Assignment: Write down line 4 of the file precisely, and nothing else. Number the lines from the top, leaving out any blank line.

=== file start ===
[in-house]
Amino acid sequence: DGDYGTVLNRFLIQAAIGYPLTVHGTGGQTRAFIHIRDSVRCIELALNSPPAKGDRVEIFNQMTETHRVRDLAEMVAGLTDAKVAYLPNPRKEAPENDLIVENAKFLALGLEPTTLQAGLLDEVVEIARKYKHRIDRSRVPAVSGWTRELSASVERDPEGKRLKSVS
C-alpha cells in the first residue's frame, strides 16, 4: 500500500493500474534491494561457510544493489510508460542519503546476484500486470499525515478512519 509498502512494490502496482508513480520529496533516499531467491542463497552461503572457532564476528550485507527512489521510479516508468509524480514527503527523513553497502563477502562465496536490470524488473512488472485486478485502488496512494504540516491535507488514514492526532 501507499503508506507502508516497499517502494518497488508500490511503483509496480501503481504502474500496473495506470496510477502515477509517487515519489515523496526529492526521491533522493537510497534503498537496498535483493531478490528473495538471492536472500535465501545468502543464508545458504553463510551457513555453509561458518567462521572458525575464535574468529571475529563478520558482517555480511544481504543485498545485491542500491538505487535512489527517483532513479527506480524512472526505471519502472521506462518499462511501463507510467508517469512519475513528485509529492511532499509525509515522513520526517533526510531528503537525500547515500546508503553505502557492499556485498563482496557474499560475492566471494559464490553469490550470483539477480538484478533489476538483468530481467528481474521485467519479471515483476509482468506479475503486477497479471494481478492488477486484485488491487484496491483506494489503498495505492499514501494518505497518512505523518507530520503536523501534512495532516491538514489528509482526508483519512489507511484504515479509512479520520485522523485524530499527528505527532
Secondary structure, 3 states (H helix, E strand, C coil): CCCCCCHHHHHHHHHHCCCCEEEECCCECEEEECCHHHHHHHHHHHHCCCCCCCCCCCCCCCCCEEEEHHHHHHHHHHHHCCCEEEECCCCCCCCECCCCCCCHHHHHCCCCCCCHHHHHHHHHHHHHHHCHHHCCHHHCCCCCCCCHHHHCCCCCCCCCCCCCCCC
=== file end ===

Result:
Secondary structure, 3 states (H helix, E strand, C coil): CCCCCCHHHHHHHHHHCCCCEEEECCCECEEEECCHHHHHHHHHHHHCCCCCCCCCCCCCCCCCEEEEHHHHHHHHHHHHCCCEEEECCCCCCCCECCCCCCCHHHHHCCCCCCCHHHHHHHHHHHHHHHCHHHCCHHHCCCCCCCCHHHHCCCCCCCCCCCCCCCC